Quick Followup to Yelp / Scream
July 5th, 2008 by
I placed a comment on Greg Sterling’s writeup of the Yelp issue pointing him to my post.
In a reply to my comment Greg Sterling says , and I totally agree:
“There also need to be clear rules at these sites to that SMBs understand the â€œHowsâ€ and the â€œWhysâ€ of these systems and they’re not surprised by something they thought was OK.”
This triggered a thought process which reminds me of a discussion I often have with prospective clients and other interested parties.
I believe in links! In fact I believe links are often more important than content.
So I’m often asked “why do these sites want to link to you”? To which I reply “because we give them content”.
- Directories: the content they want is business listings
- Article sites: the content they want is information
- Press release sites: the content they want is news
- Content exchanges with other sites: the content they want is… content (and links back too)
So lets be perfectly clear about the motivations of these free sites. They’re not free! They need the critical mass of listings, articles, news, reviews or whatever to continue to be “free” because they’re selling advertising!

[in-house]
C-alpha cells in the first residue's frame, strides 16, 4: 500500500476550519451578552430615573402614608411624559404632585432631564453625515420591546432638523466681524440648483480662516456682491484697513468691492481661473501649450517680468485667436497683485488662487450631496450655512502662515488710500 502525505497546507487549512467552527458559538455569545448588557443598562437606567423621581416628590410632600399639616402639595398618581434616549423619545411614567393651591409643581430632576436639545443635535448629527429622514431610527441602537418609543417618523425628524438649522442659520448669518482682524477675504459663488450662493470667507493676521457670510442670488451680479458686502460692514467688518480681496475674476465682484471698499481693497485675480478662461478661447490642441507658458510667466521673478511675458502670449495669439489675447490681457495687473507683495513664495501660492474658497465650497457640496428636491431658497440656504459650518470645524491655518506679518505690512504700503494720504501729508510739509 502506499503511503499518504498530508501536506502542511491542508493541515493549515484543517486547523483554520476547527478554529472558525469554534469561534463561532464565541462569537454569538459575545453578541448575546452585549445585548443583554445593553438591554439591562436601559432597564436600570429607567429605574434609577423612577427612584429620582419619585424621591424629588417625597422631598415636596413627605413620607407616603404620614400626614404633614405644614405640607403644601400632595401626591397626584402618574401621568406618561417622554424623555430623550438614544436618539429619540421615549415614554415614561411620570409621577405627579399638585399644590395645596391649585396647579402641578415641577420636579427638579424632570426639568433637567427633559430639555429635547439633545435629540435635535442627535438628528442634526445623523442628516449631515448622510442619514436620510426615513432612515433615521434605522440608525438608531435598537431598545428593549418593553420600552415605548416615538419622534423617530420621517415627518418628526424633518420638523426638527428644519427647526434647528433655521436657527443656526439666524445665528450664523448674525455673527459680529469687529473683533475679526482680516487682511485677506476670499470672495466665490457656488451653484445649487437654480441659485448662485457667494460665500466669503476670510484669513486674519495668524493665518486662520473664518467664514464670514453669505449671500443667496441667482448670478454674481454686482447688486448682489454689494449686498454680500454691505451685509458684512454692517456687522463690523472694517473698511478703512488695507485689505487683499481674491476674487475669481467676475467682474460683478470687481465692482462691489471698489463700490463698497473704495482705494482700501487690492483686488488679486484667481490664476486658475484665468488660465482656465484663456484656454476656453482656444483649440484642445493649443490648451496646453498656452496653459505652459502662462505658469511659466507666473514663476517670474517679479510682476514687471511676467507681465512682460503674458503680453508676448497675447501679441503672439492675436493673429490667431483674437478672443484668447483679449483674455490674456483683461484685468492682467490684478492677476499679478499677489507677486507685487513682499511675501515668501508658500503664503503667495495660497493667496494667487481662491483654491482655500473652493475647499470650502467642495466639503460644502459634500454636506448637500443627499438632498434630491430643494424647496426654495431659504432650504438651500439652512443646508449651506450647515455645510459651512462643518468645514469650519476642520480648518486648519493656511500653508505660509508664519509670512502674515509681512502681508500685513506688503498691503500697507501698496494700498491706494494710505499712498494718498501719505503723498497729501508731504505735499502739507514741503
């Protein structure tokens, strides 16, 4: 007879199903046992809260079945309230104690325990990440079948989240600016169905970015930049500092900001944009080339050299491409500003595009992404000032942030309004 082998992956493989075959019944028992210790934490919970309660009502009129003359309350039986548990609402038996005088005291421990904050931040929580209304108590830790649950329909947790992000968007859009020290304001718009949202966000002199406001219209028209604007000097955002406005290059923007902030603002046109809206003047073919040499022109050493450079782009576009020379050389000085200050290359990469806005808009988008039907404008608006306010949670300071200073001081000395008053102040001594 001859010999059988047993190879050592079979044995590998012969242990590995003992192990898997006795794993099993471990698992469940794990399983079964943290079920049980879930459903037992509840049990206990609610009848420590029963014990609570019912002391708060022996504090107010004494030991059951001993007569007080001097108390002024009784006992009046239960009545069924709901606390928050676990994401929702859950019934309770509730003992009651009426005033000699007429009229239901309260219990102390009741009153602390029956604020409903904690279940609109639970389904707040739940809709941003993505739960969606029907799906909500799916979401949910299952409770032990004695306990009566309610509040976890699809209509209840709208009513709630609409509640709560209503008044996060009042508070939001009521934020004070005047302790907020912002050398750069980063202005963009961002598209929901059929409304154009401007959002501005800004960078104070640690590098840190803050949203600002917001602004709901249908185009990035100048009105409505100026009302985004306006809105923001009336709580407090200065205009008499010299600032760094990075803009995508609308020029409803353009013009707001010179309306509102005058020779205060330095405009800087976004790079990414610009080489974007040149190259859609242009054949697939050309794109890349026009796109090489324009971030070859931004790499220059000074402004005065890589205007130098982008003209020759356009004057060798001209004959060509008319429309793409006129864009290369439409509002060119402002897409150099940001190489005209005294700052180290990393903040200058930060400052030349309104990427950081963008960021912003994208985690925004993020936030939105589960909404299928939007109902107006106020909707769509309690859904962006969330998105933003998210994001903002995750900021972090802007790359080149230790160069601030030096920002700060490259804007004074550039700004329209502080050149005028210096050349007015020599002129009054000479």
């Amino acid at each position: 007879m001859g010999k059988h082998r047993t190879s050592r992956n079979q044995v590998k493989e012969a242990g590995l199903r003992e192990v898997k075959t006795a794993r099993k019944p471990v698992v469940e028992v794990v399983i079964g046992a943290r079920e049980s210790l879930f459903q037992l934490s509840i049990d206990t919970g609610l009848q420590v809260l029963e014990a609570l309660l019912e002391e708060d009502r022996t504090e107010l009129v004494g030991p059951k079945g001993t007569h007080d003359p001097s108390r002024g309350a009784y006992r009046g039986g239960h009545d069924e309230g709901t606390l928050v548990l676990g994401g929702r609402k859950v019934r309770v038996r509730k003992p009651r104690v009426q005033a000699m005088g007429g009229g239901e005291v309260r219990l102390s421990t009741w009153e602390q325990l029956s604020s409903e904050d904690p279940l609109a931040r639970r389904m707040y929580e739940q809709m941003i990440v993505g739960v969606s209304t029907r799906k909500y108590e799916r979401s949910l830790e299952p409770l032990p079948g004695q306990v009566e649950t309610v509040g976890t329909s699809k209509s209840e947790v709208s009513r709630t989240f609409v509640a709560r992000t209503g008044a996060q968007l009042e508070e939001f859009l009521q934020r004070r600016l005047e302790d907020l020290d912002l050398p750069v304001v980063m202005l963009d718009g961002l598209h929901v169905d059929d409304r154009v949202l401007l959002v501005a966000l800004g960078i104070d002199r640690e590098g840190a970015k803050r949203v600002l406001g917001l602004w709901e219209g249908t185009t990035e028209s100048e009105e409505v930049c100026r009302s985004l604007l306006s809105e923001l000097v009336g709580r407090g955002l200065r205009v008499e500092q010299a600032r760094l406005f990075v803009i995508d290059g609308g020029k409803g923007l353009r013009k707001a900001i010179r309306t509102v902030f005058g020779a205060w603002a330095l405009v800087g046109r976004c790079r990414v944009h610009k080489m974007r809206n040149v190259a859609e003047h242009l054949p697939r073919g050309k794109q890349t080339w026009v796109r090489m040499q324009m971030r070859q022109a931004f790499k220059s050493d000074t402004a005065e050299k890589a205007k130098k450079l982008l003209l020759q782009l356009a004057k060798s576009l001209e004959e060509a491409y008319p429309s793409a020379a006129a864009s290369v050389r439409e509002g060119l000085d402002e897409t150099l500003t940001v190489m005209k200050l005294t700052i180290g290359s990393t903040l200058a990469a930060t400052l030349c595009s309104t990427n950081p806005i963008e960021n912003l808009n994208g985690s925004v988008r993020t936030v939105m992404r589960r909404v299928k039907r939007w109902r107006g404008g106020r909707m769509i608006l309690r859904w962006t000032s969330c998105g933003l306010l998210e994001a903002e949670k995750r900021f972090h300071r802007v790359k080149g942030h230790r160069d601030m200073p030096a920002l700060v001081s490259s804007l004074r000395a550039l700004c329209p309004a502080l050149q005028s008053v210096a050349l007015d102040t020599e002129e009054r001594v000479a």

Sure, the business who lists their site for free isn’t paying, but we’re paying. Every time we click an ad, watch a video or in other way interact with an advertiser we’re paying for the site’s operation and we wouldn’t be there without the content.
Traditional print publishers have had hundreds of years to get used to the idea of their responsibility. Online publishers fewer than 20. Unfortunately it appears Yelp is about to learn this lesson in court.
So, it ain’t free. It’s barter. Our content, their links — and they’re the ones getting paid.
Great quote from TechCrunch:
“Their goal is clearly to make businesses need Yelp, but not to expect a lot of help when it comes to disputes. Complain all you want, you’re just proving that you need Yelp more than they need you.”
“I think you make one particularly interesting point which I missed in my rant.
The idea of businesses recommending one another is an offline behavior and attempts to squelch it online only serve to enforce an unnatural order.
Think of every networking group you’ve ever been in. I’m a member of BNI, for instance, and even though I might not have ever used the guy in our group who sells granite, you can bet I’ll recommend him because I know him.”